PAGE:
25-years ago, I used a tool that pleased a troop of boy scouts and brought me high praise. I’m not sure where the tool came from, and I haven’t seen it for years. I looked for a picture on the internet, and found this on an antiques website. It’s worth a little money now—I wish I’d kept tract of mine. As you can see from the picture, it’s a campfire popcorn popper. -- Read More

LDS Outlets/Humor: "Bats in my Belfry" by C.L. Beck

One summer, I was sitting near the door that leads down to the furnace room, when I heard a “scritch, scritch”. Thinking it was Slippers, our cat, I ignored it and continued with my vastly important project of checking email.

Pretty soon, “scritch, scritch, shuffle, shuffle” caught my attention again.

“Slippers, I’m not getting up to let you out. Just sit in the dark and dream of mice.” -- Read More

Missionary: "More Mission Prep" by Rebecca Talley

In an earlier post, I mentioned ways families can help young people prepare to serve missions. Suggestions included having regular Family Home Evenings, having consistent scripture study and prayers, setting an example of faithfulness, encouraging high-school age children to attend seminary, providing opportunities for children to gain and strengthen testimonies, and finding time to discuss the gospel.

In addition to these, other areas in which parents can help future missionaries prepare include: -- Read More

New Neighbors: "In the Good ol' Summertime" by Cheri Crane

I think summer has finally arrived. Here in Bear Lake Valley, we feel like we've jumped straight from winter to summer. There was no spring to speak of. =) We endured a series of wintry storms during what should have been spring. But summer has arrived, and it is gorgeous. All of the moisture we received has contributed to the brilliant green color of the hills and surrounding farms. Flowers are blooming all over the place, wild and otherwise. And the flowering trees are beautiful. This is the first year that my row of lilacs has actually bloomed. I've been nursing them along for years---last year I had high hopes for them, but the blossoms froze. This year, not only did my lilacs bloom, but so did my flowering crab tree. This is a huge event in my life. -- Read More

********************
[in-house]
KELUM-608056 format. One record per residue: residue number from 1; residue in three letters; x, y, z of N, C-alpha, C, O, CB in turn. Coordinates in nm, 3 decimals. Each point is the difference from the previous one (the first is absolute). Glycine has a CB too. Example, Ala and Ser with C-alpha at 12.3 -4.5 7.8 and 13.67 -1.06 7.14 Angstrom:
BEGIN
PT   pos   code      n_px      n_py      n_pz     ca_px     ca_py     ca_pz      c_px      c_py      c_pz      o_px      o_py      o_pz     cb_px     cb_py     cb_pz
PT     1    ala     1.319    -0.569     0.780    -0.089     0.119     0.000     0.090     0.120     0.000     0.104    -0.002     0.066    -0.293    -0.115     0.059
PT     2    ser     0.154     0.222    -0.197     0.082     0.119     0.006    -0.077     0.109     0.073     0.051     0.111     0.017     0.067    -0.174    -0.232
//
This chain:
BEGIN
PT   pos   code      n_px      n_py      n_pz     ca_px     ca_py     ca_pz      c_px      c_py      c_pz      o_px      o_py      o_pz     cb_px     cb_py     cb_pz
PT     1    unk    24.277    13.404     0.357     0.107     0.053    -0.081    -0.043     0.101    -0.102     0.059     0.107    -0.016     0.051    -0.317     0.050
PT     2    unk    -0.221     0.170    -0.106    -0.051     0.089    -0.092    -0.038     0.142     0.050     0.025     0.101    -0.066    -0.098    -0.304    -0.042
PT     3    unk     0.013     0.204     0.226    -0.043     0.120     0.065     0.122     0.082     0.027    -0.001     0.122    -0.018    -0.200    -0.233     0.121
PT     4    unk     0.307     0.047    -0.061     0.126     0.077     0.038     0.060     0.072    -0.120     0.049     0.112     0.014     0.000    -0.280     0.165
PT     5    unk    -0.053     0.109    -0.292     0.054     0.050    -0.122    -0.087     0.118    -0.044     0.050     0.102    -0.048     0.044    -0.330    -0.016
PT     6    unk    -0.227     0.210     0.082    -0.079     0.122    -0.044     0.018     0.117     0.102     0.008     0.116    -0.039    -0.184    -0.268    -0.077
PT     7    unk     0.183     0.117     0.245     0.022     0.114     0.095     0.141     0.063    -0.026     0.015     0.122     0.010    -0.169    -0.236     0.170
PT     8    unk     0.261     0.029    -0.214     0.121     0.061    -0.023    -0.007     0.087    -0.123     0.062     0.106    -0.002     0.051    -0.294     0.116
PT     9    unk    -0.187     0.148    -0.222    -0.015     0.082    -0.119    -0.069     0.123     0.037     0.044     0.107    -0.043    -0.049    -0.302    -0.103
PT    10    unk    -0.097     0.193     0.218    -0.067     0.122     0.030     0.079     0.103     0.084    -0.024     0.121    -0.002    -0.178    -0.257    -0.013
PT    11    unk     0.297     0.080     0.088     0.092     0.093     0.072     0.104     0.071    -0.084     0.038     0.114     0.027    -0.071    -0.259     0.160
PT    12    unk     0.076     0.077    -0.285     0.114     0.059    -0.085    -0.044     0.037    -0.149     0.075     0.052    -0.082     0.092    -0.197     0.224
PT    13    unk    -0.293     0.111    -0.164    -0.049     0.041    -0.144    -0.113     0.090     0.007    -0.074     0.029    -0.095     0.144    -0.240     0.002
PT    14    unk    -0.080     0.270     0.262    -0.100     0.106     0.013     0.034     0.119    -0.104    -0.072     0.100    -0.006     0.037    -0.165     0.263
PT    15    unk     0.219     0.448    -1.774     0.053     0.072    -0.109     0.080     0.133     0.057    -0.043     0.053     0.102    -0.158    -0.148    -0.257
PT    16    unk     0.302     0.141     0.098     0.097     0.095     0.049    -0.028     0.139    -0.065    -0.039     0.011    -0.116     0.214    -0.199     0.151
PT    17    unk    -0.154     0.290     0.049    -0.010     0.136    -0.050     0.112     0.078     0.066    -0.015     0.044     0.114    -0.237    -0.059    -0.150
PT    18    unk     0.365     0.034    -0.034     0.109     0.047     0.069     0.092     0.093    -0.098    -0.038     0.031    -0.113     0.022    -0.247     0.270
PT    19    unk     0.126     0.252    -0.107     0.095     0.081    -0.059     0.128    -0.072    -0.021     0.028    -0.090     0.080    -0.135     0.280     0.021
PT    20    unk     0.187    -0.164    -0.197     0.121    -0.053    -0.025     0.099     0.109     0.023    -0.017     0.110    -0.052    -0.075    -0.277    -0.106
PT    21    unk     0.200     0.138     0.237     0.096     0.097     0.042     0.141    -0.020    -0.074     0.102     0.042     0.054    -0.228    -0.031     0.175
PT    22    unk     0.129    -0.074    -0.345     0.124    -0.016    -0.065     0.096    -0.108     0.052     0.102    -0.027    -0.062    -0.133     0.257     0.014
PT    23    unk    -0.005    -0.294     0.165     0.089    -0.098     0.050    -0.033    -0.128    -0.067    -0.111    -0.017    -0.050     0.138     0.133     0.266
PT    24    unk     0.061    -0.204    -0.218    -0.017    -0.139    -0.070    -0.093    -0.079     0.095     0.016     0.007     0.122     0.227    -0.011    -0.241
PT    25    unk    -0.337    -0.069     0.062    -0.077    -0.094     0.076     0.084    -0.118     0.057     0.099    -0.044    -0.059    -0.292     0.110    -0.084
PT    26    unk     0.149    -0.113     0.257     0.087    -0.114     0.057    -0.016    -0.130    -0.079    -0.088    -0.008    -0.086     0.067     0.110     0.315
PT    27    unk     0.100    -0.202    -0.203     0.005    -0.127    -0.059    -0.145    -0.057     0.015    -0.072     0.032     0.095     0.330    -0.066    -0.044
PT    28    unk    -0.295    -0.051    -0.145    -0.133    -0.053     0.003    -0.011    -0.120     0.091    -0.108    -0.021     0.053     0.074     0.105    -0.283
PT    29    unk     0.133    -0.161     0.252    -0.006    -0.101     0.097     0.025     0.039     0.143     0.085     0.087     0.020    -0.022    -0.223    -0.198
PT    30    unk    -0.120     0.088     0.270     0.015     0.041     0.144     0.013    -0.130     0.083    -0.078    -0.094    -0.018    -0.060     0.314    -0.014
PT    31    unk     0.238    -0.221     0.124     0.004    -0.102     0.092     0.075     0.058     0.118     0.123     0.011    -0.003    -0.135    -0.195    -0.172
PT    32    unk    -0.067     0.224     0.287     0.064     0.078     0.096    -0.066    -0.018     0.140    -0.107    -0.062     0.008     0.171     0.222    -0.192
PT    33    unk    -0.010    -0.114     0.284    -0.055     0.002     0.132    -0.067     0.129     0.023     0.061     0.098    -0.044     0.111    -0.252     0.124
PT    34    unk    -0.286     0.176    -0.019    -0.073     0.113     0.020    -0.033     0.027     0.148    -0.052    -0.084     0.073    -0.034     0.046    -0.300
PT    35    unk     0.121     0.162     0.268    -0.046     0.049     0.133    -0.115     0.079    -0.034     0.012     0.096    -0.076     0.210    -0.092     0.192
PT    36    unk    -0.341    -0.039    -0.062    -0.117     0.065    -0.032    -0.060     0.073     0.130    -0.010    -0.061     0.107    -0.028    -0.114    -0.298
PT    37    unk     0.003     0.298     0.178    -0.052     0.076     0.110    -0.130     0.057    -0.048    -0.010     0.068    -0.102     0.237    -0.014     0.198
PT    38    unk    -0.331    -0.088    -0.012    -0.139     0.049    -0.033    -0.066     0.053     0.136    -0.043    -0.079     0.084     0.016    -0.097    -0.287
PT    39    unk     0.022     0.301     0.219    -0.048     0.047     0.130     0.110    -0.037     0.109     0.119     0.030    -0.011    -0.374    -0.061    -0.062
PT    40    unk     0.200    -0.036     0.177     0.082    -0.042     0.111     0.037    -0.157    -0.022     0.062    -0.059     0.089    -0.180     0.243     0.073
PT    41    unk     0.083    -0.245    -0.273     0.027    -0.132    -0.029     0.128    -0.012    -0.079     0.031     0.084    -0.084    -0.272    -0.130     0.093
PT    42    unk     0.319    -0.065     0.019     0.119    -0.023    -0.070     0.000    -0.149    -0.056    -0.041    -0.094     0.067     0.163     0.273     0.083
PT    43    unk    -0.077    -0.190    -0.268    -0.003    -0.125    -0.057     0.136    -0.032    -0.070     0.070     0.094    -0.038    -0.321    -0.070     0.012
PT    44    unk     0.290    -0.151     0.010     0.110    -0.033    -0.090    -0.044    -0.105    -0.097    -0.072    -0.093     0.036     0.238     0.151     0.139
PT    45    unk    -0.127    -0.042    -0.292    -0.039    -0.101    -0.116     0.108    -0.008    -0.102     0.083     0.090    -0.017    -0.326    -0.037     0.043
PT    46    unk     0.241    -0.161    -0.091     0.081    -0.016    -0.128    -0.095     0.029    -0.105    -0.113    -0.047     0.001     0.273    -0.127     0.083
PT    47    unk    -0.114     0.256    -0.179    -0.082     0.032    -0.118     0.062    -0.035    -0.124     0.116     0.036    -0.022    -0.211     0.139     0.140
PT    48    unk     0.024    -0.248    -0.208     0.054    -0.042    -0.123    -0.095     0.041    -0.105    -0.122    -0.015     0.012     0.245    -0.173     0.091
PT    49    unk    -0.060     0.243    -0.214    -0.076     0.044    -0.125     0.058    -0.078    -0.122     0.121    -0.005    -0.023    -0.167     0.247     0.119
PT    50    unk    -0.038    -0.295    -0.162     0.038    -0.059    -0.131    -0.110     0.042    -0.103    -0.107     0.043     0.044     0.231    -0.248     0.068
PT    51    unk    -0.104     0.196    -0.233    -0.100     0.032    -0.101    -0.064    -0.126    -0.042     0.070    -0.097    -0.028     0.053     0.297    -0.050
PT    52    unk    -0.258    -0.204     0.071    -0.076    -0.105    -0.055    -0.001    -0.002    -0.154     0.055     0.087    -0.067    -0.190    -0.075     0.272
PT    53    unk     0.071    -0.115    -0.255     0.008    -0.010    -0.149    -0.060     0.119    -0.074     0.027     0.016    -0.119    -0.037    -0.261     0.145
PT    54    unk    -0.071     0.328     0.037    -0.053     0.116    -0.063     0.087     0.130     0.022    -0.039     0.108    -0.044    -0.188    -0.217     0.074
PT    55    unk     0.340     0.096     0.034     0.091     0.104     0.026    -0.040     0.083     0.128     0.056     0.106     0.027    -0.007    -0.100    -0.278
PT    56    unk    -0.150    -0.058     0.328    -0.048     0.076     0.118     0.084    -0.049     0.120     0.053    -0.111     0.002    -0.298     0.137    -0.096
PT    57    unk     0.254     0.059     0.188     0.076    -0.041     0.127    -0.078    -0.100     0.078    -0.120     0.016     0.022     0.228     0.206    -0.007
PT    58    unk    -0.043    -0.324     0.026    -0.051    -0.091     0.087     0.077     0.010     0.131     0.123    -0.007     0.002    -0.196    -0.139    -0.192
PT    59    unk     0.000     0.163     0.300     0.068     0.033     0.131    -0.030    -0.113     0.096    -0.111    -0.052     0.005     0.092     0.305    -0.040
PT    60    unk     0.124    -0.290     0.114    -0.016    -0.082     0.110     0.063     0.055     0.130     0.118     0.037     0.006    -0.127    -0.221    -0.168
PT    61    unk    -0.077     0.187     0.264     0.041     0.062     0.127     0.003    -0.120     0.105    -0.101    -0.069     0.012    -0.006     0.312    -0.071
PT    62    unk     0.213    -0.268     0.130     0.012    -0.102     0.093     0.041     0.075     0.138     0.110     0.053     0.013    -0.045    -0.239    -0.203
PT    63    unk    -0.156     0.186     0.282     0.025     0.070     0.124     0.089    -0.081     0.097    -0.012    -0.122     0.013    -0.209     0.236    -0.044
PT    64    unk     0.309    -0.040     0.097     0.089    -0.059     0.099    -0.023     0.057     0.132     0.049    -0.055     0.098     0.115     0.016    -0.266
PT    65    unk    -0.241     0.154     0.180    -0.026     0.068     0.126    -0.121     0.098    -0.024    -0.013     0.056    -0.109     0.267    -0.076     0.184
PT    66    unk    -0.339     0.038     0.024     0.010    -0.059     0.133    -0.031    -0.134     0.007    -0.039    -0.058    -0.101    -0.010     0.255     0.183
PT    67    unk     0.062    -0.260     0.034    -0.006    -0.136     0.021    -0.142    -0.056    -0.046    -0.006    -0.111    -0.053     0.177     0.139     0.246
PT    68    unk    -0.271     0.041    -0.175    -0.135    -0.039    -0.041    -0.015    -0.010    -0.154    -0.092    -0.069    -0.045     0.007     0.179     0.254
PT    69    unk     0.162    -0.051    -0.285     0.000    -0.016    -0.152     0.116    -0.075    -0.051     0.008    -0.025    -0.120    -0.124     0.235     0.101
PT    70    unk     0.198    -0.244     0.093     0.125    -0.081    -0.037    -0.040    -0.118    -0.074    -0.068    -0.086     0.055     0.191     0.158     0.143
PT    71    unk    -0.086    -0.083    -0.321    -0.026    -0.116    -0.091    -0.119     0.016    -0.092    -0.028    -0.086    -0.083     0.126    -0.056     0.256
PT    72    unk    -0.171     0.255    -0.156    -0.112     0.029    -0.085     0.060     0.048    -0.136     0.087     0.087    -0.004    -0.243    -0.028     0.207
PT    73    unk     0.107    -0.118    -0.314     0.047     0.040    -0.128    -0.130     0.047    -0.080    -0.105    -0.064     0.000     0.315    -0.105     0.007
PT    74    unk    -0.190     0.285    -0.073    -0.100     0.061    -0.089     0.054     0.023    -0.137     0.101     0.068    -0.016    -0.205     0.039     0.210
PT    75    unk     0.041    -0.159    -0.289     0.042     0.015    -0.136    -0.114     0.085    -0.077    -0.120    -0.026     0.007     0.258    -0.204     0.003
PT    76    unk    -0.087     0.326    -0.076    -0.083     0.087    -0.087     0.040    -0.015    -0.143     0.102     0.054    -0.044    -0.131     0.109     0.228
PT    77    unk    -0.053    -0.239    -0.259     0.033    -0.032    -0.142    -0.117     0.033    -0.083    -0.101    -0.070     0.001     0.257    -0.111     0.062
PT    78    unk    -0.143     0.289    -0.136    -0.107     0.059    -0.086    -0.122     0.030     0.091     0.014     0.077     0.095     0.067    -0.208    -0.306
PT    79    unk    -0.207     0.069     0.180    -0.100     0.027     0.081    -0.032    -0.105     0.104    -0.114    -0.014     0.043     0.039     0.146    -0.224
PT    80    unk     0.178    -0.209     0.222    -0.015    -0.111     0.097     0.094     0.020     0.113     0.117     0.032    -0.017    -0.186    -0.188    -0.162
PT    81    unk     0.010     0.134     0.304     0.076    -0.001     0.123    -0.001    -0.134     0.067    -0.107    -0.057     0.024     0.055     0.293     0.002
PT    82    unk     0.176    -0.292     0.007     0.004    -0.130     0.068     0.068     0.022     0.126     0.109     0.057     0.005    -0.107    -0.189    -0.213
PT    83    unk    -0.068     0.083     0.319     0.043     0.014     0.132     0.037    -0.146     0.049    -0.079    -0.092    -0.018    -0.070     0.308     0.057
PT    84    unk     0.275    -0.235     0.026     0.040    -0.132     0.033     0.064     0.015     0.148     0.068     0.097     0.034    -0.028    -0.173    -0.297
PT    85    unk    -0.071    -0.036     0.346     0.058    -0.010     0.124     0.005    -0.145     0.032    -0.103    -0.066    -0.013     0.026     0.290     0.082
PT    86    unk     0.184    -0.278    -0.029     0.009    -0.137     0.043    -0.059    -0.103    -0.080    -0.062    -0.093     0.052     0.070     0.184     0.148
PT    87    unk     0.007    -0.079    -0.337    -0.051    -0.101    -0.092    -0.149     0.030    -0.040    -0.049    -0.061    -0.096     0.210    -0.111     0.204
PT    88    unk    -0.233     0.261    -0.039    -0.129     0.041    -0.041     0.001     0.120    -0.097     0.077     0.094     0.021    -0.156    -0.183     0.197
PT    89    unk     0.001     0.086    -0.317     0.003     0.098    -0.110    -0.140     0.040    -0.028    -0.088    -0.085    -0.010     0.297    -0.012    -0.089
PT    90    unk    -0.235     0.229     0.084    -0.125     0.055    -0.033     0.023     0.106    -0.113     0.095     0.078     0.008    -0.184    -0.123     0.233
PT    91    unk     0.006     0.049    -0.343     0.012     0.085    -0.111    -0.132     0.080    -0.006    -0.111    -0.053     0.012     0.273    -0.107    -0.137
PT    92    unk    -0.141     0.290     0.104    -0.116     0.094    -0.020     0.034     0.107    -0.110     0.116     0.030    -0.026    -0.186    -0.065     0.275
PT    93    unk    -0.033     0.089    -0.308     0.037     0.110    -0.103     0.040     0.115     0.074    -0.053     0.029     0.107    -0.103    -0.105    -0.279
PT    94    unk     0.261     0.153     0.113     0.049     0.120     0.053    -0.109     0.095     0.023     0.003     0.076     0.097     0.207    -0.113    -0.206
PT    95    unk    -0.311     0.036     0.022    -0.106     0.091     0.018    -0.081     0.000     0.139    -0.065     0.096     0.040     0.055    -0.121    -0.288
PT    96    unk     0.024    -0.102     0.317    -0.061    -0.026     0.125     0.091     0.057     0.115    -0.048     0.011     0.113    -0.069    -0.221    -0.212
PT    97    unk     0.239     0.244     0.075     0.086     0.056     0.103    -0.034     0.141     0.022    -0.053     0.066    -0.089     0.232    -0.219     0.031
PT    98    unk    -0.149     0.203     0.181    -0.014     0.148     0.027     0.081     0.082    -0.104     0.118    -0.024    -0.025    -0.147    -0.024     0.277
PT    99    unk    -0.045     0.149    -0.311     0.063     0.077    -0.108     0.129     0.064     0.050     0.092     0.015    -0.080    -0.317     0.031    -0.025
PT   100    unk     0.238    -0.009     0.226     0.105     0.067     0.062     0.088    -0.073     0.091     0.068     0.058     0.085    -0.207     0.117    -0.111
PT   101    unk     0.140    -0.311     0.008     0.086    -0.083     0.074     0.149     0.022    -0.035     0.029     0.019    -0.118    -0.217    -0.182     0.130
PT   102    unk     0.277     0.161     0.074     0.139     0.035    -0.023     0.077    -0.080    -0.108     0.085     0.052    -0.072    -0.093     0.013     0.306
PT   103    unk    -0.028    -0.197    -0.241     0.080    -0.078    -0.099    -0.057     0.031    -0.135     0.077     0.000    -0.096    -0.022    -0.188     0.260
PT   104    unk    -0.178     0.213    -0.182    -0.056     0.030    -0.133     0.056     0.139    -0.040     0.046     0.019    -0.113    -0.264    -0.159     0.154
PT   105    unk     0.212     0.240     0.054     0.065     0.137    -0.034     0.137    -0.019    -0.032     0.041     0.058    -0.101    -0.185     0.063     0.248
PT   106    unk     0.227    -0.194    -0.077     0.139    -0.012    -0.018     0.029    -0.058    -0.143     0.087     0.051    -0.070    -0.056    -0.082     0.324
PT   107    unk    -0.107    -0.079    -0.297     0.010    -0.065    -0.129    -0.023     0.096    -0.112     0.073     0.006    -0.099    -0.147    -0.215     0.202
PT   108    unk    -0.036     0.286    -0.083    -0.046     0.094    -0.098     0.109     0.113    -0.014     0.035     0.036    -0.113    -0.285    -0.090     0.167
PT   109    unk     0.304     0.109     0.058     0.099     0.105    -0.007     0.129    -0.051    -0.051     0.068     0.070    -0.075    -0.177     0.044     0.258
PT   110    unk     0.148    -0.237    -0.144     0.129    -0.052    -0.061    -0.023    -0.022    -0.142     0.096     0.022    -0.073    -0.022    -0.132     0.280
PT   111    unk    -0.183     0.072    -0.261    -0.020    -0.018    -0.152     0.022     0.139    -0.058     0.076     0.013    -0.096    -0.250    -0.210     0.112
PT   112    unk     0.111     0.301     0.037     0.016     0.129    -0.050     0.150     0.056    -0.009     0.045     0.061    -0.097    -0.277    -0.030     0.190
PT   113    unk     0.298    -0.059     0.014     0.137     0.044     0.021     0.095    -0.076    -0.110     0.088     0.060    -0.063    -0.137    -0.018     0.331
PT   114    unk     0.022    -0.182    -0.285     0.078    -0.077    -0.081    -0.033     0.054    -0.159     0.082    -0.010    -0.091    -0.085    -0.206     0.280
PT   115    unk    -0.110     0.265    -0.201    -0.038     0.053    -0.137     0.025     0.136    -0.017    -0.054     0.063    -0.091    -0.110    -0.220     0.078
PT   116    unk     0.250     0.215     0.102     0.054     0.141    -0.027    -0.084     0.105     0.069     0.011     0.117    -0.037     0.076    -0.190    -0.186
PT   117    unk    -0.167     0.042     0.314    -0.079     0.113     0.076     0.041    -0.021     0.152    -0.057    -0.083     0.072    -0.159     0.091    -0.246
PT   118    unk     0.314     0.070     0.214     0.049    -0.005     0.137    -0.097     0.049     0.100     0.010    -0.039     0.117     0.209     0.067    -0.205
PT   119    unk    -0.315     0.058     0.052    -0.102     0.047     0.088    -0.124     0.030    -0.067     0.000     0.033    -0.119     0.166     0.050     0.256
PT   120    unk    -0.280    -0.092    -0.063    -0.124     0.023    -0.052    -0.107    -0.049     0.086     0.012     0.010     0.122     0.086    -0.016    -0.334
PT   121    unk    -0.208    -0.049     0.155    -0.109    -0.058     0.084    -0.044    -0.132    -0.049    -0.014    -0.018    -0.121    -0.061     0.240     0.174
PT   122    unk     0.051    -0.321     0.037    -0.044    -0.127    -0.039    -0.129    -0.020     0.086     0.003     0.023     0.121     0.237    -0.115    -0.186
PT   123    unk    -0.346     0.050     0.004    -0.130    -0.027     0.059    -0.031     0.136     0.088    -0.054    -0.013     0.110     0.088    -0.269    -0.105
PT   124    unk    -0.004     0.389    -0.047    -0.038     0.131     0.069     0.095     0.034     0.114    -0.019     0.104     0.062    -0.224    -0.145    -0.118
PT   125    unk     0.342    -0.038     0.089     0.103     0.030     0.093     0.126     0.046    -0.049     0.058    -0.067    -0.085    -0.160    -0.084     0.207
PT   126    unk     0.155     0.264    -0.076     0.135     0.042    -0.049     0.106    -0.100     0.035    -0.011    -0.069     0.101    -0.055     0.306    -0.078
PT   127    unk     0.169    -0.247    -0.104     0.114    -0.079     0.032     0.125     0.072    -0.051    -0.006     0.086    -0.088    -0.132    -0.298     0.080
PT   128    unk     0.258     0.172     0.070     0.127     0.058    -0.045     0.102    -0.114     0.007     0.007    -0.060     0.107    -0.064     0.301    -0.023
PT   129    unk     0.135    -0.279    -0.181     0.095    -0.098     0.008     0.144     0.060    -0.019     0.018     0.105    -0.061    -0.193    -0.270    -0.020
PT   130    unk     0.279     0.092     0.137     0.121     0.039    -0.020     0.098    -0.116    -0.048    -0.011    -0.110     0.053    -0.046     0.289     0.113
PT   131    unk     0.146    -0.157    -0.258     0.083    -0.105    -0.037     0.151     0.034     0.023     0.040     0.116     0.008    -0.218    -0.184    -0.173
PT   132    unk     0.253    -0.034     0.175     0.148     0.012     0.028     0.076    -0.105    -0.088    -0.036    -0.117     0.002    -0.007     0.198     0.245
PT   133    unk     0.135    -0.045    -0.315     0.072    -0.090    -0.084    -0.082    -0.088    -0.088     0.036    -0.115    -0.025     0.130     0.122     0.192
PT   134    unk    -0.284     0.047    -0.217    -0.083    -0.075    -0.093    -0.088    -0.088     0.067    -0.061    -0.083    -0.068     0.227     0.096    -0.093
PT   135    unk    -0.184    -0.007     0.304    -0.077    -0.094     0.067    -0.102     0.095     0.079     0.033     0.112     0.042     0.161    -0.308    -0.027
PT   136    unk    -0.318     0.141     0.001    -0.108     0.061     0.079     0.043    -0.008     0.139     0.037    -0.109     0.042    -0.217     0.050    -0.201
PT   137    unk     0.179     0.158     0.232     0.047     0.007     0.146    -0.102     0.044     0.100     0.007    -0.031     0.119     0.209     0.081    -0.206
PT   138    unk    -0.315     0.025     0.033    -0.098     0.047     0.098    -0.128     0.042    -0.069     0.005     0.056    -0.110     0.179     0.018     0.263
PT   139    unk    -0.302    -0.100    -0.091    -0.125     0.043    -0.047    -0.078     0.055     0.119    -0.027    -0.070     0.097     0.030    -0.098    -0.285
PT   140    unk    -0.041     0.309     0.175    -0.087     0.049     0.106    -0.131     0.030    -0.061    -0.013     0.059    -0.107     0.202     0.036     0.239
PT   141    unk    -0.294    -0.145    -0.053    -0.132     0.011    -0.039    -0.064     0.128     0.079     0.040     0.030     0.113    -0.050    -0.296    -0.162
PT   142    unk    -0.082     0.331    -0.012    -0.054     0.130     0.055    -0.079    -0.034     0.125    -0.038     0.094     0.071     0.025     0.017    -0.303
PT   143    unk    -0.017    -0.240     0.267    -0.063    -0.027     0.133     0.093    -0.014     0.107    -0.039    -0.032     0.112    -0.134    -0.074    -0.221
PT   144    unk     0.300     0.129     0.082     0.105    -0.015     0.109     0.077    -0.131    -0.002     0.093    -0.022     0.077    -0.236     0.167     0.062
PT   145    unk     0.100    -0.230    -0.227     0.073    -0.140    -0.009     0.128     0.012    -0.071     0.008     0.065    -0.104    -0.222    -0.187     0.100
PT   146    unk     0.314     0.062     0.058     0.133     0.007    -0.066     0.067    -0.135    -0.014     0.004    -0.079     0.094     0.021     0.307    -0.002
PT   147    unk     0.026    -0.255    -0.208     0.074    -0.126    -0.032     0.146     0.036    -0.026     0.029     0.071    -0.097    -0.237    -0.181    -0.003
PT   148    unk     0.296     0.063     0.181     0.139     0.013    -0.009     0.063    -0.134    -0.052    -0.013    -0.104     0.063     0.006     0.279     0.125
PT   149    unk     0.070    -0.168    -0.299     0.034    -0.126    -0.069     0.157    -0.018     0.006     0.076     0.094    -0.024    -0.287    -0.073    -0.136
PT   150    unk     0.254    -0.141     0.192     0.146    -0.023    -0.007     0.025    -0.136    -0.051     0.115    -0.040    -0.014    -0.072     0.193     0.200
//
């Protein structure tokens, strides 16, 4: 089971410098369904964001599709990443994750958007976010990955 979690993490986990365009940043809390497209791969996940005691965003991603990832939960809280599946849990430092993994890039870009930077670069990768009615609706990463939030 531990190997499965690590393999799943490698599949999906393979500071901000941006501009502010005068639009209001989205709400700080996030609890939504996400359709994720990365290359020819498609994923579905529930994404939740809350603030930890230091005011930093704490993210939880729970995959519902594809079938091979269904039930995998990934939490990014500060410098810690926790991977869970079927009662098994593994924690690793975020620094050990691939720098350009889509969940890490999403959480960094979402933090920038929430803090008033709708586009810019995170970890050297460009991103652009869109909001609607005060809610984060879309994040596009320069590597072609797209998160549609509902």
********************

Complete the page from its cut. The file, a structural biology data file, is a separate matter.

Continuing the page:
Scrapbooking: "Memories of Dad" by Kim Thompson

I realize I’m a week late with a post about Father’s, but I’ve been moving, so I’m allowed to be a week behind. Right?

“My father gave me the greatest gift anyone could give another person, he believed in me.”
—Jim Valvano

Valvano’s quote pretty much sums up my relationship with my dad. It wasn’t until I was an adult that I finally realized all the things he’d been telling me all along were really for my own good. He is the most patient, loving man I know and I count myself lucky to be his daughter. -- Read More

Services: "Four Simple Gifts" by Liz Adair

About ten years ago, with our last child perched and ready to fledge from the nest, we left the house we had lived in for 25 years and moved temporarily to a small town on the other side of the state. Same house for a quarter century = same ward family for that span. Oh, boundaries had changed and people had moved in and out, but we were old timers, elder statesmen. Everybody knew us. We had grown gray serving in that ward.

Suddenly, we were in a new ward, and we found that with the new locality had come super powers. We were invisible. When we walked in the chapel the first Sunday, not a head turned our way. No hands were offered. No eye contact was made, even accidentally. It was as if we didn’t exist. I pinched my husband just to check, but though his buns are spare, I had hold of real flesh. We were still there, all right. -- Read More

Sports & Recreation: "Swimming: The Ultimate Summer Sport" by Rachelle Christensen

I enjoy swimming. I don’t get to go as often as I used to but I enjoy it when I have the chance. I’m guessing that what defines people’s like or dislike of swimming is knowledge. If you know how to swim, you generally enjoy it.

I grew up near the mammoth Snake River in Idaho. When I went to Utah State University for college and someone showed me the Logan River, I actually laughed out loud. “That’s not a river, that’s a creek!” I said. -- Read More

Sports & Recreation/Movies: "Return with Honor" by Linda Scanlan

Isn't life funny in that what you so carefully plan out for yourself, seems rarely to happen the way it is planned. This summer was to have been a fast moving action filled summer scheduled with girls camp, art camp, family reunion, boating and fishing. All of that was for June. This schedule was planned as skillfully as choreography in a musical is planned.

Enter one emergency surgery. Out the window goes the elegant meal planning for guest. No longer is the routine bulletin easily completed. Laundry becomes the stereo-typical mountainous chore that has depressed women from the beginning of time. Nothing is on schedule. The train has derailed and the station is no where in sight. -- Read More